We all spend our days doing something, and as Annie Dillard has written, “How we spend our days is, of course, how we spend our lives. What we do with this hour, and that one, is what we are doing.”
From Pagan Patheos Blogs
Putting Theory Into Practice
Like Aladdin, I keep wandering in the pre-Islamic world as a foreigner, trying to make sense of it and understand how it works, getting used to the writing style, keeping some distance so I don’t get overwhelmed, or at least not more often than it already happens, if I am honest. This 2022, I want to finish that over-grown to-read list I did at the beginning of the year, maybe discover a few more, but besides reading I want to have a more active practice.
I’ve always loved theory, and I still do. For me, there’s nothing more important than understanding where ideas come from, how they can be adapted, combined, developed, and applied in a different way. However, I want to include those ideas in my practice more than I did last year. 2021 was good in that aspect, I discovered new techniques and got many ideas, but I want to go further this time, leave the books aside, and have a more solid approach, equally based on experience and research.
From Buddhism Patheos Blogs
Making Compassion a Habit
In our spiritual journey we are trying to cultivate compassion in order to live in a more awakened way. Working to train in compassion is really important, but there’s a certain point we can get to where it becomes more than a virtue we are working on. Compassion can become a habit. That’s where the magic really is, when we don’t stop to think “Should I act with compassion right now?” but instead we just naturally do it without thinking. There can come a point where we aren’t trying so hard to be generous, kind, and patient because these things become more natural to us thanks to our work on training ourselves.
So, how do we make compassion a habit?
We strive to embody it until it becomes a normal thing that we do. Practicing makes a habit. We can train our minds. Studies show there is neuro-plasticity in these areas of the brain, which means we can change our brains. We can reshape them in the way we wish.
Compassion training can change everything.
For some reason or other I do not know, there are no current 2022 Hindu blog posts.
But their part of the Patheos family of blogs so I couldn’t leave them out.
From Hindu Patheos Blogs
Accepting Who You Are
Something that is giving me hope, though, is a podcast I discovered. I was looking for something to listen to while I was tidying in the kitchen and I came across a podcast called A Slob Comes Clean. As I listened I was amazed by how much I related to her. She has the exact same issues with keeping a house tidy as I do.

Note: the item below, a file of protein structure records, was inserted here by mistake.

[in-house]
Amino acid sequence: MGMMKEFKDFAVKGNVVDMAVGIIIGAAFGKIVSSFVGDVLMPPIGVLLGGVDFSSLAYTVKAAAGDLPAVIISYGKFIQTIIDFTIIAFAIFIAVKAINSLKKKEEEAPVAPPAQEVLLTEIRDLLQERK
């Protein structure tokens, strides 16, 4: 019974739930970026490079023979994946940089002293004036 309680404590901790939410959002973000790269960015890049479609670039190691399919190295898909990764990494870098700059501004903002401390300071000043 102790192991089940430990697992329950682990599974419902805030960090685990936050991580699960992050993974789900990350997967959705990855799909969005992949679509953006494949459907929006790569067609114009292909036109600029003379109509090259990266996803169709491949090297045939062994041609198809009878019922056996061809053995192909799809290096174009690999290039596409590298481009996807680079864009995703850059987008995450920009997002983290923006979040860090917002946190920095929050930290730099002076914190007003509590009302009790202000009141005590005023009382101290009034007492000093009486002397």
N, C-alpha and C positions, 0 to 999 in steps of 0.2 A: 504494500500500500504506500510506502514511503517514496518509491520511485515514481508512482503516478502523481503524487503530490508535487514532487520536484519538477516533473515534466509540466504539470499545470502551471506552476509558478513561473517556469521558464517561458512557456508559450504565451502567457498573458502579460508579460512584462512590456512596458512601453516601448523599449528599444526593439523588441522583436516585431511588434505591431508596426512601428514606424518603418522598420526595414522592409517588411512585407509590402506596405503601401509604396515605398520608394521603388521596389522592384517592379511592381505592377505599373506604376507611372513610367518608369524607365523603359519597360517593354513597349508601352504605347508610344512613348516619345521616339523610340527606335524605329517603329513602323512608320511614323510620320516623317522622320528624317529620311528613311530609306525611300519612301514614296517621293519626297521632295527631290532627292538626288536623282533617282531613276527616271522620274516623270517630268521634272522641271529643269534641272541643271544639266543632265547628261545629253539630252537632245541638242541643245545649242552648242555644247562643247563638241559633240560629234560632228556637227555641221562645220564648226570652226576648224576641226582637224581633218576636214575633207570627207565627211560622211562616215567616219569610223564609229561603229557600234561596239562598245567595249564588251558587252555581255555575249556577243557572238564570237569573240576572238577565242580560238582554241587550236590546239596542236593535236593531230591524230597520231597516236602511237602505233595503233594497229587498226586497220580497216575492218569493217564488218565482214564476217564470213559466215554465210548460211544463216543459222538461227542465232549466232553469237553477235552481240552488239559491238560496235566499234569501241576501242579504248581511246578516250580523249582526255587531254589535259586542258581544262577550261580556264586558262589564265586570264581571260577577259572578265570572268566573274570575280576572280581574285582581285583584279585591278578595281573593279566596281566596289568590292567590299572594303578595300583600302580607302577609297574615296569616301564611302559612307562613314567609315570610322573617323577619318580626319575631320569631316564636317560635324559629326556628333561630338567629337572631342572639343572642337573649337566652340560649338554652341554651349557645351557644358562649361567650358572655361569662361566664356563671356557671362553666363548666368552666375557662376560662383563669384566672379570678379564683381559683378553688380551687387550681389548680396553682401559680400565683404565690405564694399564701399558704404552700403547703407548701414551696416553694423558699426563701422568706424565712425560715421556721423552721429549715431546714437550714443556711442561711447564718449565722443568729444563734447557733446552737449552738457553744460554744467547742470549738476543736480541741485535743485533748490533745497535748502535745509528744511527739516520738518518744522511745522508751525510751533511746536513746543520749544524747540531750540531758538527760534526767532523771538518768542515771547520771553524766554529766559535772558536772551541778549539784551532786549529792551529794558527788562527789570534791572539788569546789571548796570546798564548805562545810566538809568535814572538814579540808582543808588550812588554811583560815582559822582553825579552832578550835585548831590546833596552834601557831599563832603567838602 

She said some things that made me feel more confident that I can continue to choose to keep my house nice.
Being a “slob” is a part of who I am. It’s just the way my brain is wired. It has benefits too. That slobiness is the flip side of my creative, spontaneous and bright personality (a new friend recently described my personality as “bright” and it’s one of the nicest compliments I’ve ever gotten). But that doesn’t mean I just shrug, give up, and say “This is who I am so I’m doomed to always live in a messy house.” No, it just means that I accept that this is something that is never going to change. I’m not going to get fixed. This is something I will always struggle with but that means when I’m struggling with it it does not mean I am a failure. It’s not something I will overcome and then be better. I will have to choose every day to work on it. Some people are more naturally able to understand how to stay on top of clutter but I am wired differently. The White Hindu Happy | Ambaa Choate OCTOBER 10, 2018(patheos.com)
From Muslim Patheos Blogs
Pondering Nature for Religious Faith
How could life randomly and spontaneously develop from a very simple cell to a highly complex organism we see today (actually millions of organisms) without a purpose and without a planner is mind-boggling. Think of how many super smart scientist are working for so many years on artificial intelligence to reproduce a tiny piece of what we can do “naturally”. As a physician when I study natural processes and millions of mechanisms to maintain normal body function, I find it hard to fathom that this is a result of random, spontaneous process over millions of years without a super intelligent planner.
This is why the Qur’an challenges us to ponder “nature” and then to ask ourselves as to why we would still not believe in God. Finding out how our body naturally fights the foreign harmful invaders on a daily basis, and finds ways to heal up an open wound are not reasons to disbelieve. They are the very reasons to believe in God-the Creator-in-Chief. These are just a couple of thousands of examples, if we were to contemplate a little deeper.
Were about half way through the Belief System from Patheos Catholic. Next time will tackle the other 7.